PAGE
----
Letter from the Editor: Getting into the spirit – Medical News Today

Letter from the Editor: Getting into the spirit – Medical News Today

It’s 4.30 p.m. as I’m writing this. Here in Brighton, United Kingdom — home toMedical News Today‘s editorial office — the cold, dark nights are already drawing in.
Medical News Today Pumpkins
The MNT team had fun creating some jack-o’-lanterns for Halloween.

However, despite the weather being far from cheerful, there’s something quite glorious about this time of year.

That distinct autumnal chill, the vibrant colors of the autumn leaves, arriving home from work and swiftly changing into my pyjamas, and making a cup of hot cocoa. These are some of the things I love about fall.

Another thing I love? Halloween.

Halloween is a relatively low key event in the U.K. compared with the United States, but we’re well and truly getting into the spirit atMNT.

We’re preparing ourselves for a creepy ghost tour around the streets of Brighton tomorrow evening, and this lunchtime, some members of the team drew on their creativity and made some spooky jack-o’-lanterns.

Remember, if you’re busy carvingpumpkinstoday, be sure to make use of what you’ve scooped out! Pumpkins have some amazing health benefits.

Also, as a special Halloween treat for you, dear readers, our news team has created an incredibly fascinating spotlight on real zombies in nature. Enjoy!

So, what other content has piqued your curiosity this October? You were interested to learn whether or not bowel movements can lead to weight loss, and our article covering the best foods to aid digestion was popular.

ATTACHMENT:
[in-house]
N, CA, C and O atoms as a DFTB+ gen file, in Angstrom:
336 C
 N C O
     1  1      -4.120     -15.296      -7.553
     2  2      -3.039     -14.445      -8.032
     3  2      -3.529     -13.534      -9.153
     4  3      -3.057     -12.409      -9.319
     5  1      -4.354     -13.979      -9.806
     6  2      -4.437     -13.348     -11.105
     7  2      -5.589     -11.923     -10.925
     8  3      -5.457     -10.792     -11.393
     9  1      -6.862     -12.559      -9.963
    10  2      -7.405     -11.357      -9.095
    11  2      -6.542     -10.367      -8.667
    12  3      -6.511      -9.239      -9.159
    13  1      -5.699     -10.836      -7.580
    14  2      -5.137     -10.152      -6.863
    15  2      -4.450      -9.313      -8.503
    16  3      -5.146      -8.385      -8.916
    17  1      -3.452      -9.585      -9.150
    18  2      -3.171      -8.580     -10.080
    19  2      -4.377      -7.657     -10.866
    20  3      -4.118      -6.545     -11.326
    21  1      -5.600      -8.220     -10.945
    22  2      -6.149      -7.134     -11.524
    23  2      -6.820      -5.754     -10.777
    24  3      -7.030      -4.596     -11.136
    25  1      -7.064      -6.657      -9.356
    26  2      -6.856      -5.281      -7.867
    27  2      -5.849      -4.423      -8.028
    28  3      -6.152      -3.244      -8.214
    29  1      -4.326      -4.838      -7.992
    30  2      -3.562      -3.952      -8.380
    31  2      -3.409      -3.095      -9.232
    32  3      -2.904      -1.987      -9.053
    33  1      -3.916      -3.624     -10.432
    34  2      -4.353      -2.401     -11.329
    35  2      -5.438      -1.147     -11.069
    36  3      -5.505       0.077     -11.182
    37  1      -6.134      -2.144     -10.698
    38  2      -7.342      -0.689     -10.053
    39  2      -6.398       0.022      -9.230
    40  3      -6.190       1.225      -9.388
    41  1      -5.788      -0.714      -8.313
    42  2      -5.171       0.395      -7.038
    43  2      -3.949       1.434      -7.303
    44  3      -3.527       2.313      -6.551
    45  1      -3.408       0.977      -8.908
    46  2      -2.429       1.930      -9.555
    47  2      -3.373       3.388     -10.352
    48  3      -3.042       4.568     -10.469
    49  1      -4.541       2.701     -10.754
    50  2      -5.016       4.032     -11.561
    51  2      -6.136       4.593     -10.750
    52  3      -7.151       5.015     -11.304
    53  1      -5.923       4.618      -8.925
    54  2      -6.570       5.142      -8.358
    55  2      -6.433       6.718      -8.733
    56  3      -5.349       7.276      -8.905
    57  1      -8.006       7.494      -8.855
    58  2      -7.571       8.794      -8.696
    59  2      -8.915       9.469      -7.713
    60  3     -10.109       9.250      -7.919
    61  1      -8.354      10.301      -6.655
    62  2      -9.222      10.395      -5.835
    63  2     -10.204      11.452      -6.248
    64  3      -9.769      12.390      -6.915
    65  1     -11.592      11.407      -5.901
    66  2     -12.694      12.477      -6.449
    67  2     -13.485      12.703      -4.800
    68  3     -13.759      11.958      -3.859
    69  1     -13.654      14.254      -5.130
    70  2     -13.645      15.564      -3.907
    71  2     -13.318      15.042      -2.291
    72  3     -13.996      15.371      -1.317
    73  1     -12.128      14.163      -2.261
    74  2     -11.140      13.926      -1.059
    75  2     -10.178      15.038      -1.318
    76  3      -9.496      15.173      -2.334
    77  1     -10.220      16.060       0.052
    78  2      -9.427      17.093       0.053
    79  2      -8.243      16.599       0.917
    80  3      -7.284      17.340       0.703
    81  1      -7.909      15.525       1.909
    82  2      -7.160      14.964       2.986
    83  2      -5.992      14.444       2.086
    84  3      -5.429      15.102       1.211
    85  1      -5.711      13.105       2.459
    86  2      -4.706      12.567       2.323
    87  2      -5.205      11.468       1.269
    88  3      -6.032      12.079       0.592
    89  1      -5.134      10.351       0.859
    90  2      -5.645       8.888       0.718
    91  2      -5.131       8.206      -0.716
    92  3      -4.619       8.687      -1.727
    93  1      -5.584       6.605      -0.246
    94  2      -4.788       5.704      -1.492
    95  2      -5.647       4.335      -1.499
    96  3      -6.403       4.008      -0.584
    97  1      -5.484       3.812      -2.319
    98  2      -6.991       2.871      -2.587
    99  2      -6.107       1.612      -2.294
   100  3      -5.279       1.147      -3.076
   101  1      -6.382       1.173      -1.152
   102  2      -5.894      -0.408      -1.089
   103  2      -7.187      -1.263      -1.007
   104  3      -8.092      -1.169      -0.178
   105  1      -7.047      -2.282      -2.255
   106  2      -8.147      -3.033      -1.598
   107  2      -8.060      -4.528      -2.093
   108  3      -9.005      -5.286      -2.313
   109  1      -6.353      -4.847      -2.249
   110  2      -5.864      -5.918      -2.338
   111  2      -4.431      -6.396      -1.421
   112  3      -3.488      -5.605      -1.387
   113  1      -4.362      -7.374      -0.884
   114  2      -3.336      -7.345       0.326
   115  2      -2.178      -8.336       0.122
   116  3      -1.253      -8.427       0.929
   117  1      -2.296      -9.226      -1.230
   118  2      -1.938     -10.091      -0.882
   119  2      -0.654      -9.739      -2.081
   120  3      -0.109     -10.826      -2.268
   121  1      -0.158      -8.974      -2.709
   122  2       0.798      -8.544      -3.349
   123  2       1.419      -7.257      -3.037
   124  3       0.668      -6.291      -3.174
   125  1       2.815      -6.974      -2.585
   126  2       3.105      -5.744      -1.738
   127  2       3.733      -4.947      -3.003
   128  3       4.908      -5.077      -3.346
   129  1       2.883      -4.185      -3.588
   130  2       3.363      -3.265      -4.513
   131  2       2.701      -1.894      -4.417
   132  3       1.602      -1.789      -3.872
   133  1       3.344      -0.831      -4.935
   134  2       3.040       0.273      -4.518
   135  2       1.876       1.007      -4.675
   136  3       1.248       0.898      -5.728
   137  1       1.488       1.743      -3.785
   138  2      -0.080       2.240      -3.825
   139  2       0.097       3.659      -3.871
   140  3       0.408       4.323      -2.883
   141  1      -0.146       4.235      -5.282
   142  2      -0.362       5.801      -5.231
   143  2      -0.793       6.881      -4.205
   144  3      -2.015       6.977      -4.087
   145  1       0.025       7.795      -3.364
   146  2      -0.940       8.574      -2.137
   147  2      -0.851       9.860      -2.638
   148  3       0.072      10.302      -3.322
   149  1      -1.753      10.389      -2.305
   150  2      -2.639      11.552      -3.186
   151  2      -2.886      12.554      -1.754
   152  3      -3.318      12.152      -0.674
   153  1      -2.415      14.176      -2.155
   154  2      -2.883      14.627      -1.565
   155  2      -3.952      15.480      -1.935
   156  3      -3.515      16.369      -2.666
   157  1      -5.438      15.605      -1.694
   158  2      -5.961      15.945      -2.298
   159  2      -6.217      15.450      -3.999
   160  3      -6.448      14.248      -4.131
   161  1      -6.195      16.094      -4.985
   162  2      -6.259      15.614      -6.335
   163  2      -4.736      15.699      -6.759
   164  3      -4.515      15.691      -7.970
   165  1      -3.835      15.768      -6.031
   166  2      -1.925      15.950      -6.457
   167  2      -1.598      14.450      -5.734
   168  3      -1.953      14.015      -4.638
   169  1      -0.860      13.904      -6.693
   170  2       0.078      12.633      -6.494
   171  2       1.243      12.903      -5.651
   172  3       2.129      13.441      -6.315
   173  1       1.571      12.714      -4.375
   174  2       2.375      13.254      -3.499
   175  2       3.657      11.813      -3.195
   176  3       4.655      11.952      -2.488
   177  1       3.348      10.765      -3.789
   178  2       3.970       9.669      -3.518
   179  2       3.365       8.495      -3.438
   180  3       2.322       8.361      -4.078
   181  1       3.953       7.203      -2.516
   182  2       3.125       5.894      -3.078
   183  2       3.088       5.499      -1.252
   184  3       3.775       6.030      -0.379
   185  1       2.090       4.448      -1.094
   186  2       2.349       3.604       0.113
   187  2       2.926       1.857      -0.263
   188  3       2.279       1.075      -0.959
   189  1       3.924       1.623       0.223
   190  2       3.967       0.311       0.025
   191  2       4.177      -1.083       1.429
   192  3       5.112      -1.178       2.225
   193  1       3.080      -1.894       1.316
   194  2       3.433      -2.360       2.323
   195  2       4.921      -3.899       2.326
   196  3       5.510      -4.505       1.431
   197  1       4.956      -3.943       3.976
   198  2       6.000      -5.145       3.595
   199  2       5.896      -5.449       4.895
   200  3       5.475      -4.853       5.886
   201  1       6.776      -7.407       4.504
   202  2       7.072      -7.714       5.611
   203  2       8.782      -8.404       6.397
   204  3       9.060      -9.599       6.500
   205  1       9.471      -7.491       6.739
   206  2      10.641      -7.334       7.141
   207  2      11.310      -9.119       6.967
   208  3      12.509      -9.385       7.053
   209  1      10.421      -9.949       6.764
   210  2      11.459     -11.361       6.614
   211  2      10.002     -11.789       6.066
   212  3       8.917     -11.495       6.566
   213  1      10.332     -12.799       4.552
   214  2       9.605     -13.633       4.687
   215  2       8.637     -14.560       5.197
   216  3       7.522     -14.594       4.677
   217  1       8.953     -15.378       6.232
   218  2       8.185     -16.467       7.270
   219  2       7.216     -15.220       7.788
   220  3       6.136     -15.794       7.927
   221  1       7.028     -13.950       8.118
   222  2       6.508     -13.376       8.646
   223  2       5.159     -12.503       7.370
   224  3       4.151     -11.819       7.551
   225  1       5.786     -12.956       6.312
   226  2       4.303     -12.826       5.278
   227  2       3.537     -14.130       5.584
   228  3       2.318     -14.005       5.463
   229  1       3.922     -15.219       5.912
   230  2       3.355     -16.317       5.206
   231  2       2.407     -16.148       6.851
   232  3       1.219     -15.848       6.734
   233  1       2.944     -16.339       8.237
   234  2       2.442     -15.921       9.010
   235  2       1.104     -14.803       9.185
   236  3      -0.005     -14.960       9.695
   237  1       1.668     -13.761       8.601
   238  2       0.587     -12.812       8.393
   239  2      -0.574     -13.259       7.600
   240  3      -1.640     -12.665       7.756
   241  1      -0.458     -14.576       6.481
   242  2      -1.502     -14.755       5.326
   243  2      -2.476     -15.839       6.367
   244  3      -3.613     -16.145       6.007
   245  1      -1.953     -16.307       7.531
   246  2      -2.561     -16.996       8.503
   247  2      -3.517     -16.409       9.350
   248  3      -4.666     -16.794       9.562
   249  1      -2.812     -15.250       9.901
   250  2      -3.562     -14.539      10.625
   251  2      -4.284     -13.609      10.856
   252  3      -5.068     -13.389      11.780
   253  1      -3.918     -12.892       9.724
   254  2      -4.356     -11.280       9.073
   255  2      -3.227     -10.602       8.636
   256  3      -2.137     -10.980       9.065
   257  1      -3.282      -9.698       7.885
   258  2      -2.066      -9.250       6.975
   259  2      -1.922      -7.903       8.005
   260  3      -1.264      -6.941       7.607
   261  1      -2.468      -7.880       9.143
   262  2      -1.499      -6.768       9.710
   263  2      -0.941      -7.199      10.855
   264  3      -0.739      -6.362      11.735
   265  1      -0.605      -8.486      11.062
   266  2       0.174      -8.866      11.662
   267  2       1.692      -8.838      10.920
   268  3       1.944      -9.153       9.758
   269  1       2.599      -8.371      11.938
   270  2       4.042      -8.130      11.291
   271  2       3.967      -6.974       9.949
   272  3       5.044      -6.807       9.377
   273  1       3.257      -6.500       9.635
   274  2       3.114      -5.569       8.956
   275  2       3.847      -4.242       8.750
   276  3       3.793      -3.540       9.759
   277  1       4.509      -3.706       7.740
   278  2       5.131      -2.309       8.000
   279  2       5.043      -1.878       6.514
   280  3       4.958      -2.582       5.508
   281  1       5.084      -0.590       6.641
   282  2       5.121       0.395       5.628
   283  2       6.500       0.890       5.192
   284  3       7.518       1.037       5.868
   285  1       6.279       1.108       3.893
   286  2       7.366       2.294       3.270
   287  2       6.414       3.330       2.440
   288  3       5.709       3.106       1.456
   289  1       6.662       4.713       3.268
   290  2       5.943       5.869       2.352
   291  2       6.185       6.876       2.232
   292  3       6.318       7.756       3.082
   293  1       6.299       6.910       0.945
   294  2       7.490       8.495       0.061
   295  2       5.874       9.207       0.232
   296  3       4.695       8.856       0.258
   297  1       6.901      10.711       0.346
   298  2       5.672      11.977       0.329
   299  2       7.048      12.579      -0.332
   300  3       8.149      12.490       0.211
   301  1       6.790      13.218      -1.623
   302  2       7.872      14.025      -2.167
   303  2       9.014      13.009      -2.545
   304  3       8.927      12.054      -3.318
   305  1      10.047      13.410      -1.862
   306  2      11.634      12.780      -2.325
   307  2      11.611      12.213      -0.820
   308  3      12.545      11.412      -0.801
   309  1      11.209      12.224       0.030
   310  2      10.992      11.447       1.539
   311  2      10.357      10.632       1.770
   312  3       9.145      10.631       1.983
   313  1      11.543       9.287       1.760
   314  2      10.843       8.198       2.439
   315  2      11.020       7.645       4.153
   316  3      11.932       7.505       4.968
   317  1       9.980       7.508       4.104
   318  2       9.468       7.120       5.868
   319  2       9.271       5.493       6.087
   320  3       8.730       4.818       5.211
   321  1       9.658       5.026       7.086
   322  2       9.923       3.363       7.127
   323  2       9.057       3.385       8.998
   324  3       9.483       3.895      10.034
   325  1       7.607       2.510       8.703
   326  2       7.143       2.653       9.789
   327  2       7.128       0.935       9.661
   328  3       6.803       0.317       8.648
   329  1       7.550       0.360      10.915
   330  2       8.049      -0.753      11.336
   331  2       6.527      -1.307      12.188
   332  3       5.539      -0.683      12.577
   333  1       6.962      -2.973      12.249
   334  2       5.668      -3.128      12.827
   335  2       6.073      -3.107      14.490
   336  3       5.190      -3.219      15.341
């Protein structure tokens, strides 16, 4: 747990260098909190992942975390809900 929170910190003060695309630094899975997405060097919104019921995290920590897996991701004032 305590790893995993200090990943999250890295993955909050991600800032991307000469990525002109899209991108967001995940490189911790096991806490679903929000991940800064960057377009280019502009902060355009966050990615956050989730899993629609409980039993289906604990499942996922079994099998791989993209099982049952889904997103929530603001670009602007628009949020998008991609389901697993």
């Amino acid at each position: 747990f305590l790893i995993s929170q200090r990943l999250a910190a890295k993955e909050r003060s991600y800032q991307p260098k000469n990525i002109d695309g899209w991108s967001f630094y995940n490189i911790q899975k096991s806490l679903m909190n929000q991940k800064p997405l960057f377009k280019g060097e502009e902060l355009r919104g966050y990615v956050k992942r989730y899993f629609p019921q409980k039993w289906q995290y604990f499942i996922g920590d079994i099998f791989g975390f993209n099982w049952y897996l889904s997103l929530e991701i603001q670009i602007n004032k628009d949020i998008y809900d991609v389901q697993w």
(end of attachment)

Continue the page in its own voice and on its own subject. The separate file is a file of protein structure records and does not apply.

You wanted to know more about female-to-male surgery, and our article on cognitive dissonance also caught your eye.

Within our news content, you were intrigued by our coverage of a study that linked some popular vitamins with a greater risk of hip fracture, and our article on a study linking yogurt and dietary fiber to lung cancer proved a must-read.

One surprising study that emerged this month suggested that turmeric could lead to harmful levels of lead exposure. Researchers found that companies in Bangladesh are adding lead to the popular spice to enhance its color. This article caused much debate on our social channels.

Do you want to get involved in the conversation? Follow us on Facebook or Twitter. You can also reach out to us via our contact page.

I’ll be back next month with the latest on what you’ve been reading and what we’ve been up to.

In the meantime, have a happy and healthful Halloween!

Honor signature

Honor Whiteman, Managing Editor

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